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Mungiki in the eyes of Bensouda – Part 1

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ICC Prosecutor Fatou Bensouda (right) at a past ICC event at The Hague Natherlands. A pre-trial brief she released in January this year identifies the Mungiki as a powerful group that was capable of running its own government (Photo/Munyakei).

A public redacted pre-trial brief by the Office of the Prosecutor (OTP) at the International Criminal Court (ICC) identified the Mungiki as a vicious menacing terror group that was capable of doing anything during the post election violence of 2007/2008 to protect the interests of the Party of National Unity (PNU).

According to a pre-trial brief that was released in January showing part of the evidence the OTP was to present in the case against President Uhuru Kenyatta, Mungiki was a group that was too powerful it could run its own government during the two month long skirmishes that nearly brought Kenya to its knees.

The OTP says Mungiki was formed in the late 1980’s in the Rift Valley,

“by Maina Njenga and others as a self defense and tribal militia following land-related ethnic clashes.”

“The Mungiki, which means many or multitude in the Kikuyu language was an organization primarily comprised of Kenyans from the “GEMA” community (ethnic Gikuyu/Kikuyu, Embu, and Meru), the majority of whom were Kikuyu,” the brief states.

From here

“it quickly grew in size, expanded outside the Rift Valley, and developed a national presence,” and by the time it was banned by the Kenyan government in 2002, the brief adds, the group had become

“increasingly involved in extortion and violent crime, including armed confrontations with the police and other ethnic militias.”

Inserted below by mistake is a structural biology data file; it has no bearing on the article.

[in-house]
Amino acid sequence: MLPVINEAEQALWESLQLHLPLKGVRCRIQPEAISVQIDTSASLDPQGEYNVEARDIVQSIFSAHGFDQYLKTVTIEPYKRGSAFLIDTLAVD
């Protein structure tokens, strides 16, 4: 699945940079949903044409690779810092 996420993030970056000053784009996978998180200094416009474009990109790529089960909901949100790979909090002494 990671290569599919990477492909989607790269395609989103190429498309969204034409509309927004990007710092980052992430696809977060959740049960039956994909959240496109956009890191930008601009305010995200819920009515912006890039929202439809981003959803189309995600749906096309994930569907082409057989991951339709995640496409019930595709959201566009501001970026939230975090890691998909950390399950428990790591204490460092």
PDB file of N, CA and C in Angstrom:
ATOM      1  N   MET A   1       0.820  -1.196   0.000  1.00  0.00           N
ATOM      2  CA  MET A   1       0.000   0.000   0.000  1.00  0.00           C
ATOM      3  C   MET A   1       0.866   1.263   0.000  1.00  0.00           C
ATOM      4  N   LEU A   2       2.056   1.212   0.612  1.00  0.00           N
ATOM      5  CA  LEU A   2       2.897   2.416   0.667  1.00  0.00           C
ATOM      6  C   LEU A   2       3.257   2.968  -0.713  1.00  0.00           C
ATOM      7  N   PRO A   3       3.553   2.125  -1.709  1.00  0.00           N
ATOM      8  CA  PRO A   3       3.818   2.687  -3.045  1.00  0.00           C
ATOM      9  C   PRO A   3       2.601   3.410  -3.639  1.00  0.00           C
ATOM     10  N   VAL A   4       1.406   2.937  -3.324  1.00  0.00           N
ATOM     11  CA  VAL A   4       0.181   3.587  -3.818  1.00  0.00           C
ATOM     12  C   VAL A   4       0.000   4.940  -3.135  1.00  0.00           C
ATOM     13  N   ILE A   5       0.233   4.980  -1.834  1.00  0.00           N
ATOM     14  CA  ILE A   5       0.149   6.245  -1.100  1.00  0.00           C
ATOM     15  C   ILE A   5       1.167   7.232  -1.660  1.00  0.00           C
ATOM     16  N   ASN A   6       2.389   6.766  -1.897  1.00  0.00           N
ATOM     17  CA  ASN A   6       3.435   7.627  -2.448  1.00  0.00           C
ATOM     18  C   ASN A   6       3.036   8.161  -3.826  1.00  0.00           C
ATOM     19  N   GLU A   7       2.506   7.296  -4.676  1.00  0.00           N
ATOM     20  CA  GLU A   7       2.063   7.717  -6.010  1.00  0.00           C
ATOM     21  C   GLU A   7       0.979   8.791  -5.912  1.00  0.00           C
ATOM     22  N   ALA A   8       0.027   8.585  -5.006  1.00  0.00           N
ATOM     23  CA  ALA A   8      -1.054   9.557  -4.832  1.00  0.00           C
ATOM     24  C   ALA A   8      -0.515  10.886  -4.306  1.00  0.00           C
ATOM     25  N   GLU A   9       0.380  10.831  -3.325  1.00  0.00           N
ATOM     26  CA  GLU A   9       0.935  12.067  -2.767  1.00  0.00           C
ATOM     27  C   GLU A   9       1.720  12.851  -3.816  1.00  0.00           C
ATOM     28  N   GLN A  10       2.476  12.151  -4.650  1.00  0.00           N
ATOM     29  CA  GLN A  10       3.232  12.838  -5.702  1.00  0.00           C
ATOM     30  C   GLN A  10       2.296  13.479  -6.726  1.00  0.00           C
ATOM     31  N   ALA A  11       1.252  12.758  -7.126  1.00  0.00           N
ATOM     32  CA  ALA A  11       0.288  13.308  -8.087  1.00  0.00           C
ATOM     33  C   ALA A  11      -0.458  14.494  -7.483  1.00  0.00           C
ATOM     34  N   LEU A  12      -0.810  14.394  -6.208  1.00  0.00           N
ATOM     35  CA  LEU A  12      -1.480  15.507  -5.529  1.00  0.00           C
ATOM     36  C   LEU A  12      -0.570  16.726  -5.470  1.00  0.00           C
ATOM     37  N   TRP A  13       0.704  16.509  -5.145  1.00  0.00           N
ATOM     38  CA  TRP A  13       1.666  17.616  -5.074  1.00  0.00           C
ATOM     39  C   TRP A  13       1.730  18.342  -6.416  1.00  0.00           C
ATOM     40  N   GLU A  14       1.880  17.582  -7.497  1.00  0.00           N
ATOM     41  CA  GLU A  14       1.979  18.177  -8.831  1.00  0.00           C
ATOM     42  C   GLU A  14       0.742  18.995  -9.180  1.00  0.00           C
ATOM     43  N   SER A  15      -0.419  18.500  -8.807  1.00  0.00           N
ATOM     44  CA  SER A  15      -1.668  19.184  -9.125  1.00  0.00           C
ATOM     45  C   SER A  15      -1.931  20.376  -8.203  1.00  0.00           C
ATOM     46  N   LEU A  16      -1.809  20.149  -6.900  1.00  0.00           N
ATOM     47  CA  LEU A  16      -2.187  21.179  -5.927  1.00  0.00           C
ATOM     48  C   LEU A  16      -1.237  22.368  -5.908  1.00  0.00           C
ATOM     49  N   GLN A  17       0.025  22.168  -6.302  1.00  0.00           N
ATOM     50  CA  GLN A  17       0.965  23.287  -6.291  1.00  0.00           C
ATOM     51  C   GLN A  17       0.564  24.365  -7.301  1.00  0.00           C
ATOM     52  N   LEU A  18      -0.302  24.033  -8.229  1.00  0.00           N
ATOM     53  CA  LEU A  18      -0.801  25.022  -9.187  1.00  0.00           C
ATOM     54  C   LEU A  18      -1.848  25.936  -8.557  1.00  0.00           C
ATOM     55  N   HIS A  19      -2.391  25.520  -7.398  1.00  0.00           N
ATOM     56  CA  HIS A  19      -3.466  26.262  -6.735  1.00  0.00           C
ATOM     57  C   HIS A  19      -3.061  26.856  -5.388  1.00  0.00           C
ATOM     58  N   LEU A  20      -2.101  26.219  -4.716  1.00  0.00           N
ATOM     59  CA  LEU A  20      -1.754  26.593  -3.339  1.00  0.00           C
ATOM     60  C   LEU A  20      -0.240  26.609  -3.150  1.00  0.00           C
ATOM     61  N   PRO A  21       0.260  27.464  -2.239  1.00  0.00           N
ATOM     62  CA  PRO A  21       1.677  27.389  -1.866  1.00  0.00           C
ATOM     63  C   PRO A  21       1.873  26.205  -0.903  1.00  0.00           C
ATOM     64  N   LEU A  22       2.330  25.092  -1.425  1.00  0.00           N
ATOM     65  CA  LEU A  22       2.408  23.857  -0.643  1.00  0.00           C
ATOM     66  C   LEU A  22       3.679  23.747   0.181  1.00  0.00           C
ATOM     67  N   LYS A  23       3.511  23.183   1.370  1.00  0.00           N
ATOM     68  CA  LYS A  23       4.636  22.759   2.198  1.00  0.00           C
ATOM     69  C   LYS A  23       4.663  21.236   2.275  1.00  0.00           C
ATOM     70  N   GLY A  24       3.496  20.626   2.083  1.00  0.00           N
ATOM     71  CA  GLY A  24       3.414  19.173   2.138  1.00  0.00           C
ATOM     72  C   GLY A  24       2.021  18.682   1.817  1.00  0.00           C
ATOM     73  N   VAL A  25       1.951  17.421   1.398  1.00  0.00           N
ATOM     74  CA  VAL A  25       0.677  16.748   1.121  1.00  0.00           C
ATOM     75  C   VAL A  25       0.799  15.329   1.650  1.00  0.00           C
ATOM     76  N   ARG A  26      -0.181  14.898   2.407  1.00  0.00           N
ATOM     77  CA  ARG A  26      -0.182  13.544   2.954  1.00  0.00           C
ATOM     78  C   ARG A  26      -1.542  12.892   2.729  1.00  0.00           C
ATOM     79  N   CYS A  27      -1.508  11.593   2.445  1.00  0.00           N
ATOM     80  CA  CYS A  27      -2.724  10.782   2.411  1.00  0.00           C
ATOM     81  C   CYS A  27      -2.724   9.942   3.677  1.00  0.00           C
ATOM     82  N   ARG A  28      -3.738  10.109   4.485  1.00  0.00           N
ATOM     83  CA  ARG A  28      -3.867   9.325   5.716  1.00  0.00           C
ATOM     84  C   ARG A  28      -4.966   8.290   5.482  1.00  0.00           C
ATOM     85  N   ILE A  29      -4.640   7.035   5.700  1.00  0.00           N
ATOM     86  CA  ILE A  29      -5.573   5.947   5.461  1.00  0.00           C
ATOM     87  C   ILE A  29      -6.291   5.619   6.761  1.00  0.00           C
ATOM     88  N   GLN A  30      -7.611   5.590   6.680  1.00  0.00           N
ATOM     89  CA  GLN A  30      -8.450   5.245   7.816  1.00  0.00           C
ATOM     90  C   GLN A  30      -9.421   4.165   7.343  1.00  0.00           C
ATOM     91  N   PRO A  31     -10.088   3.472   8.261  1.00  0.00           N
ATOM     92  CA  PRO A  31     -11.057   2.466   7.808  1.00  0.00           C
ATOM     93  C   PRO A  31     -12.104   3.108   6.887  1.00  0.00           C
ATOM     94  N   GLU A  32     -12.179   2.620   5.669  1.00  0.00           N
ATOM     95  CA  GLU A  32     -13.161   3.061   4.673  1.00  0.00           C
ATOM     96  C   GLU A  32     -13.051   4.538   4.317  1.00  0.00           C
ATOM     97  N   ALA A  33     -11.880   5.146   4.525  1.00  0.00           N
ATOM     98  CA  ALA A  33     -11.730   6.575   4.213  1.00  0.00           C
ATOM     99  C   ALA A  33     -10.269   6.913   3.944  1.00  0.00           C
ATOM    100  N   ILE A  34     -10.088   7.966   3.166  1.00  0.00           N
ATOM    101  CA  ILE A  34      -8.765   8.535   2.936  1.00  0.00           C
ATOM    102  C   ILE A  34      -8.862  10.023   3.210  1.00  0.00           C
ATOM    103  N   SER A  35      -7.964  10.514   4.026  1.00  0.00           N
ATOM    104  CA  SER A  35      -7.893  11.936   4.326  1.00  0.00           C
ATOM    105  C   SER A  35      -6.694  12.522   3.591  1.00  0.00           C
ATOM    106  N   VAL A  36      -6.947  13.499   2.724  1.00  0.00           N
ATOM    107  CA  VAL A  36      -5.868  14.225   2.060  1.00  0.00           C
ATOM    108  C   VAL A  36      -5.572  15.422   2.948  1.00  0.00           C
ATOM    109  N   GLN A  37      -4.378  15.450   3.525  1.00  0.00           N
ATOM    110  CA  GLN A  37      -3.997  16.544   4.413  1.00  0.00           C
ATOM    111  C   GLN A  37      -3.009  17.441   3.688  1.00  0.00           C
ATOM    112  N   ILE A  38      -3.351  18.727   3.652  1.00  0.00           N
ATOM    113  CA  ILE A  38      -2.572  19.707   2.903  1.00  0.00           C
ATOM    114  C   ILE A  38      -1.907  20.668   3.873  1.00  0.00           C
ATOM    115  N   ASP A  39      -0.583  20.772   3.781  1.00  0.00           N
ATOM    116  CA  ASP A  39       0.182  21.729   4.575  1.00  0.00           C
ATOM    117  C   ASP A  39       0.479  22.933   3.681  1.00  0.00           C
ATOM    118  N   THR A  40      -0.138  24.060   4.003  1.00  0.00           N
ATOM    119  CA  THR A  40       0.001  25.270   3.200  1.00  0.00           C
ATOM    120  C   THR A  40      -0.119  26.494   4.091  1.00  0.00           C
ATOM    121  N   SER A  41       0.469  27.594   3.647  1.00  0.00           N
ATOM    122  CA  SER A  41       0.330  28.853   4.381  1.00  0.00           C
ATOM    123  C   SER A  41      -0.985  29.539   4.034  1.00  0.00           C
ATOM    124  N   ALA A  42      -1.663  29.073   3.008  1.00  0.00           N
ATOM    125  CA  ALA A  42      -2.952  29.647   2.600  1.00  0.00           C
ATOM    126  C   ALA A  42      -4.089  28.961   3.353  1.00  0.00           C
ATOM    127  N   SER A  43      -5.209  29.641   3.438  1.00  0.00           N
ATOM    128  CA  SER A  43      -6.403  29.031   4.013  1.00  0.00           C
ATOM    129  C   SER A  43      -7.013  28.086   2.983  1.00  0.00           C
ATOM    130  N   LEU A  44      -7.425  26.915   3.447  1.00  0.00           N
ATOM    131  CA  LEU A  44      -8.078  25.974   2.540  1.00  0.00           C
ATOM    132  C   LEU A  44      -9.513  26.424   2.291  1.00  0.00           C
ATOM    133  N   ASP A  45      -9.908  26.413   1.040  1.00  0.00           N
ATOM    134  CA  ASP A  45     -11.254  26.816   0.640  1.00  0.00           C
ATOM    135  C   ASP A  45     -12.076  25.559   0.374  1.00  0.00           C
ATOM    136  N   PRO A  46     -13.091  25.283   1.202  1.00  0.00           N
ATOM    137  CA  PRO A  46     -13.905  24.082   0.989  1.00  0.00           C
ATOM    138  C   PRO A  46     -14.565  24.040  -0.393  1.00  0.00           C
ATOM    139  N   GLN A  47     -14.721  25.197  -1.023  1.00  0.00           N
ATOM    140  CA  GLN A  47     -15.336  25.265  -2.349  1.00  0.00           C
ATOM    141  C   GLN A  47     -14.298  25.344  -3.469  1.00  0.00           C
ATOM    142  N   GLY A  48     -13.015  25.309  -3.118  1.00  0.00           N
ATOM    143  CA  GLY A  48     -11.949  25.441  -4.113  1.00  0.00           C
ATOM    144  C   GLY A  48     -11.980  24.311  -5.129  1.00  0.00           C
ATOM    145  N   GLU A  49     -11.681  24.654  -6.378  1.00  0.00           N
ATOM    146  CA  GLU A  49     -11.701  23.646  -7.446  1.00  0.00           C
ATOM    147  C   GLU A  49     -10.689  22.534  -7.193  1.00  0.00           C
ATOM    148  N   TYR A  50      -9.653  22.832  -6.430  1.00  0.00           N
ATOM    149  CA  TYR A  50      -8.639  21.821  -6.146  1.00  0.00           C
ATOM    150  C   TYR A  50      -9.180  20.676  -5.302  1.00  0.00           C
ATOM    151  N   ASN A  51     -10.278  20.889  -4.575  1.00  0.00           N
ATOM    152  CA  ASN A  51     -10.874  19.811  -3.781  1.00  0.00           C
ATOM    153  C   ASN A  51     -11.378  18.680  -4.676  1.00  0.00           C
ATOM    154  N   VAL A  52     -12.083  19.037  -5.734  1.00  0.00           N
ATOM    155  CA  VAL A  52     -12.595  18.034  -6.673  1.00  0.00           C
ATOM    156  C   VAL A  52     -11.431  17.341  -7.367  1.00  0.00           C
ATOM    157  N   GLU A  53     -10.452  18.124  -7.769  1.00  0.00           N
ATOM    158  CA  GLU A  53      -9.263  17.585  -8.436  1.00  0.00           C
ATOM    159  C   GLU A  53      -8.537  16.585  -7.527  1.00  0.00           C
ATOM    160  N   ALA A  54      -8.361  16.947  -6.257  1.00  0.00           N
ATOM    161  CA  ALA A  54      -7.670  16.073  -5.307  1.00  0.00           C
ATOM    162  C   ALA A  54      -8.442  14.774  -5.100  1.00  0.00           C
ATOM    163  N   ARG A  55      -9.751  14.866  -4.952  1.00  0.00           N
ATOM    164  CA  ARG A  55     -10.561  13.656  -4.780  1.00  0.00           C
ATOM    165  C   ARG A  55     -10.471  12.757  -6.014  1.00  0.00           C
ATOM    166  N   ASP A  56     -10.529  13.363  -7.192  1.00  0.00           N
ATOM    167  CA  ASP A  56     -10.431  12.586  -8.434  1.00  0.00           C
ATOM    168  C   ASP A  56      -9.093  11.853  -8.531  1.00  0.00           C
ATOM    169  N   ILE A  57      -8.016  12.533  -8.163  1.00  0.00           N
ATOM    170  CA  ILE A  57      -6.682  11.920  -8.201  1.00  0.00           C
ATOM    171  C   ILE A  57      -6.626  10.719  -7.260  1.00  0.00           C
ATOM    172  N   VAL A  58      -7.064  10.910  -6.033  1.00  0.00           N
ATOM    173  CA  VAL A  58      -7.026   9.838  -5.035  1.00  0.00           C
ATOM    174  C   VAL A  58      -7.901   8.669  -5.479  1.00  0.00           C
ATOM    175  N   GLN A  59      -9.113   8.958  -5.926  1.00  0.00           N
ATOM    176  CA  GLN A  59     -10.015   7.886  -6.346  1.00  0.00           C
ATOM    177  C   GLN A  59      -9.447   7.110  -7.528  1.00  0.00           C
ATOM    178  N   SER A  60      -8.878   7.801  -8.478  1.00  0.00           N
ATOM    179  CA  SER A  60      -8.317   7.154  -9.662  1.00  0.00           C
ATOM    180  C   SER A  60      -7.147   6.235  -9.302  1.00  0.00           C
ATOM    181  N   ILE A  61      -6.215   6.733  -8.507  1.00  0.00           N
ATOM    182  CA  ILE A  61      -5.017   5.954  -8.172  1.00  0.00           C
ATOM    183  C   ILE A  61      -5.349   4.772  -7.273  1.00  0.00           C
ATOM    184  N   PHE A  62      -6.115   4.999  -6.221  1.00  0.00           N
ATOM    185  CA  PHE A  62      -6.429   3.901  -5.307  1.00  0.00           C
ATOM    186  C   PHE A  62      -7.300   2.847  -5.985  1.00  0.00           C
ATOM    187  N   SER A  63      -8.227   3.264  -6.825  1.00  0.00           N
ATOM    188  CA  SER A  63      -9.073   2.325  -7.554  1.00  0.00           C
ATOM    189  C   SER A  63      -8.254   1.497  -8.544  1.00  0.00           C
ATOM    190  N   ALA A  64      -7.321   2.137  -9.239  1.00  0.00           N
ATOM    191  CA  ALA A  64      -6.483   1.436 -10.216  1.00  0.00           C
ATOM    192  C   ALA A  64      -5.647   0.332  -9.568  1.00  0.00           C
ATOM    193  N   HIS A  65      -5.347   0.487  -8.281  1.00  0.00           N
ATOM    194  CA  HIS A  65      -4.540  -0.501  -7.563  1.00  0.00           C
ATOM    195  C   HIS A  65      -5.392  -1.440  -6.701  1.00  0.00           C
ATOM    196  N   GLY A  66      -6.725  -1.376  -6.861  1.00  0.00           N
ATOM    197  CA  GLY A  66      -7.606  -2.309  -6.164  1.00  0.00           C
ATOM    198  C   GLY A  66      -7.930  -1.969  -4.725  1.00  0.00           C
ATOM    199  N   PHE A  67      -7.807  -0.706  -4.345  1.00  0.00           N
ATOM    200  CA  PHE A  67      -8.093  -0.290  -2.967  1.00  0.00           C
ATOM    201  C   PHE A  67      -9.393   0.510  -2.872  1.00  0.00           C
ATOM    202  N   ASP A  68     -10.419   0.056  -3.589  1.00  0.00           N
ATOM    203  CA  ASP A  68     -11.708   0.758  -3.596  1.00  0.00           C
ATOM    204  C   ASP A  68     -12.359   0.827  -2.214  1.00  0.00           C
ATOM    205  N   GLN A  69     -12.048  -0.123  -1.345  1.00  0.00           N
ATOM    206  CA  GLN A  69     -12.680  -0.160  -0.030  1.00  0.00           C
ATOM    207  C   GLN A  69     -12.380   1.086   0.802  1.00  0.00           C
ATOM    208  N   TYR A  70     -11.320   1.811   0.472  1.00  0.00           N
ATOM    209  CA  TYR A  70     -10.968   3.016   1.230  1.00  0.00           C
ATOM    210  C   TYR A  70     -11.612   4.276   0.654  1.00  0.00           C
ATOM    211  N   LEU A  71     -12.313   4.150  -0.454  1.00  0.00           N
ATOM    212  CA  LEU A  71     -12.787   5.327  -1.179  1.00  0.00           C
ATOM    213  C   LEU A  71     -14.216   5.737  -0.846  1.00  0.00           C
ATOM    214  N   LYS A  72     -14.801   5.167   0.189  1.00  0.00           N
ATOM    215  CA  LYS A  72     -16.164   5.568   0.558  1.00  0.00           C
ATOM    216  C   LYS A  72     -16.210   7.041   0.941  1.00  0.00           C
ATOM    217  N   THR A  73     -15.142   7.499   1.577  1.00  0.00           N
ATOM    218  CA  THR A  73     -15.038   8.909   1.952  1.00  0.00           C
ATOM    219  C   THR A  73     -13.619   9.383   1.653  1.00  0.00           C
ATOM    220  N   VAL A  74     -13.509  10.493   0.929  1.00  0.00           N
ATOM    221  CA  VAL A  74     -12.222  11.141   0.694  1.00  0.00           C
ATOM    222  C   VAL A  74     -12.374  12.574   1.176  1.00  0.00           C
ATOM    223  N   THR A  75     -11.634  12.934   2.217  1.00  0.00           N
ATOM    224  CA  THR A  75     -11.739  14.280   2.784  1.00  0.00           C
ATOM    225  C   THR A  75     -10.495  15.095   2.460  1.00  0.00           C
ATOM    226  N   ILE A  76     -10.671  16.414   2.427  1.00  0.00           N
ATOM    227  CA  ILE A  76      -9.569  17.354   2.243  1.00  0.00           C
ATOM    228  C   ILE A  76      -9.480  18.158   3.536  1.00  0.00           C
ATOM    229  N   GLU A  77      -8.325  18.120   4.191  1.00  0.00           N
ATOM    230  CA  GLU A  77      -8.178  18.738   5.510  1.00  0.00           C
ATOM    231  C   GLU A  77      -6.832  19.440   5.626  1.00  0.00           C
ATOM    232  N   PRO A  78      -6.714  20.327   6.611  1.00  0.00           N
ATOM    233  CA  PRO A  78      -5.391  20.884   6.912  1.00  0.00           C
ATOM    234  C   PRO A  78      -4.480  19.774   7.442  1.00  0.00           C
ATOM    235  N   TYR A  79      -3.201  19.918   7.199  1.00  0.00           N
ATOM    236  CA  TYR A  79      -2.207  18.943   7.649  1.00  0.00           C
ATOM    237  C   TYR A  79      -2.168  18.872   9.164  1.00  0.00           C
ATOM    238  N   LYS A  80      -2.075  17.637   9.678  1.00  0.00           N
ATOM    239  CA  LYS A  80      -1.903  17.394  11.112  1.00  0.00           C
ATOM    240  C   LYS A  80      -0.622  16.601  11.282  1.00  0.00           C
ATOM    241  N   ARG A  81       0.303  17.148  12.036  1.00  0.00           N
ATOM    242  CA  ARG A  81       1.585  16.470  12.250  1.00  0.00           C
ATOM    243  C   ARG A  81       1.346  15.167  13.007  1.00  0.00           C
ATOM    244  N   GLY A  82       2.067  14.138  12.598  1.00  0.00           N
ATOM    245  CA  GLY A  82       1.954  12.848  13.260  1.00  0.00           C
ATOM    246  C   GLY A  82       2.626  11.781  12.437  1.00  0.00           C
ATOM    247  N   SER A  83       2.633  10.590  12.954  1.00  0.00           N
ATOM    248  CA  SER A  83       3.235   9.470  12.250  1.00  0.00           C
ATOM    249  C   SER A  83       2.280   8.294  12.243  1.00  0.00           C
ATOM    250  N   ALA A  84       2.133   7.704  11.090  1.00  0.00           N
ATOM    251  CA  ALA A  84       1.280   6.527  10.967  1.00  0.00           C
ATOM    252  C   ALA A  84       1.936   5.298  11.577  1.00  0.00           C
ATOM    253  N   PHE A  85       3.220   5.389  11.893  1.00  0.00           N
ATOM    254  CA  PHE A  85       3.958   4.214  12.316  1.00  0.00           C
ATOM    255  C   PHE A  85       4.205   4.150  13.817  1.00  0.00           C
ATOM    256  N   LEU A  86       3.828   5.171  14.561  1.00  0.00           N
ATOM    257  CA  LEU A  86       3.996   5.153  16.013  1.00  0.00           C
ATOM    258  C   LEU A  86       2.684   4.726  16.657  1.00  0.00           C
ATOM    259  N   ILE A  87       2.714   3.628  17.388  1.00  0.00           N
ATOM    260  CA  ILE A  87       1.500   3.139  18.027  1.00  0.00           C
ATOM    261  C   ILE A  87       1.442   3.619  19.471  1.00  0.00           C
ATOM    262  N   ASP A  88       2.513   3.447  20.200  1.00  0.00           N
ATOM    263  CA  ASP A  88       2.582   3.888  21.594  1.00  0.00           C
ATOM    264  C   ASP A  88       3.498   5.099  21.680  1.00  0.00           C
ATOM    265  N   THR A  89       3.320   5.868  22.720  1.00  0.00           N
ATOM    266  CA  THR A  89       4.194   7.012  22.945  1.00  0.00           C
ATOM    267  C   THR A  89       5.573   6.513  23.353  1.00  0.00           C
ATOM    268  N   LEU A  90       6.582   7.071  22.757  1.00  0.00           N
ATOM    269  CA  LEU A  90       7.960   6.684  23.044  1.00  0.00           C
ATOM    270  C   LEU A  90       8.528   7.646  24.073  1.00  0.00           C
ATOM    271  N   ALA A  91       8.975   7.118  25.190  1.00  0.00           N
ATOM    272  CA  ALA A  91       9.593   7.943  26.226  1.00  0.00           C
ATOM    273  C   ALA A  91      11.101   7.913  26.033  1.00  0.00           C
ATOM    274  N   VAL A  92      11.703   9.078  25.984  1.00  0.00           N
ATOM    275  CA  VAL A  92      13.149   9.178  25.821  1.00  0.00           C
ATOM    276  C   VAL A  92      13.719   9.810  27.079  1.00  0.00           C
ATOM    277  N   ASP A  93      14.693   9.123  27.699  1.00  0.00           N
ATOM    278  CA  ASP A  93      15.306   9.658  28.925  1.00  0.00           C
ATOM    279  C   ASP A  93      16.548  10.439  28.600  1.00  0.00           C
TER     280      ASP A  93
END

During the Kibaki administration, the brief says the group had a somewhat love-hate relationship with the government, which depended on the political temperature at any given time.

“After the Mungiki opposed the Kibaki government in the 2005 constitutional referendum the government launched a campaign of extra-judicial killings, enforced disappearances, and arbitrary arrests of Mungiki members.”

The OTP further alleges that although this operation continued up to 2007, the PNU suspended it in 2007 so as to secure the group’s backing in the 2007 general election.

While the OTP does not give figures to show the size of the Mungiki especially at the time of the commission of the crimes, its description of the group paints a picture of an over sized and well organized movement.

“In January 2008 (the Mungiki) was a large organization, capable of mobilizing thousands quickly when required…it had a hierarchical structure with a functioning chain of command.”

It will be noted that ICC Prosecutor Fatou Bensouda released this brief a month after she withdrew the case against Kenyatta. Her move was read as a way of presenting the very case she was unable to push at a legal court before a public court.

The case against Kenyatta has since been terminated.

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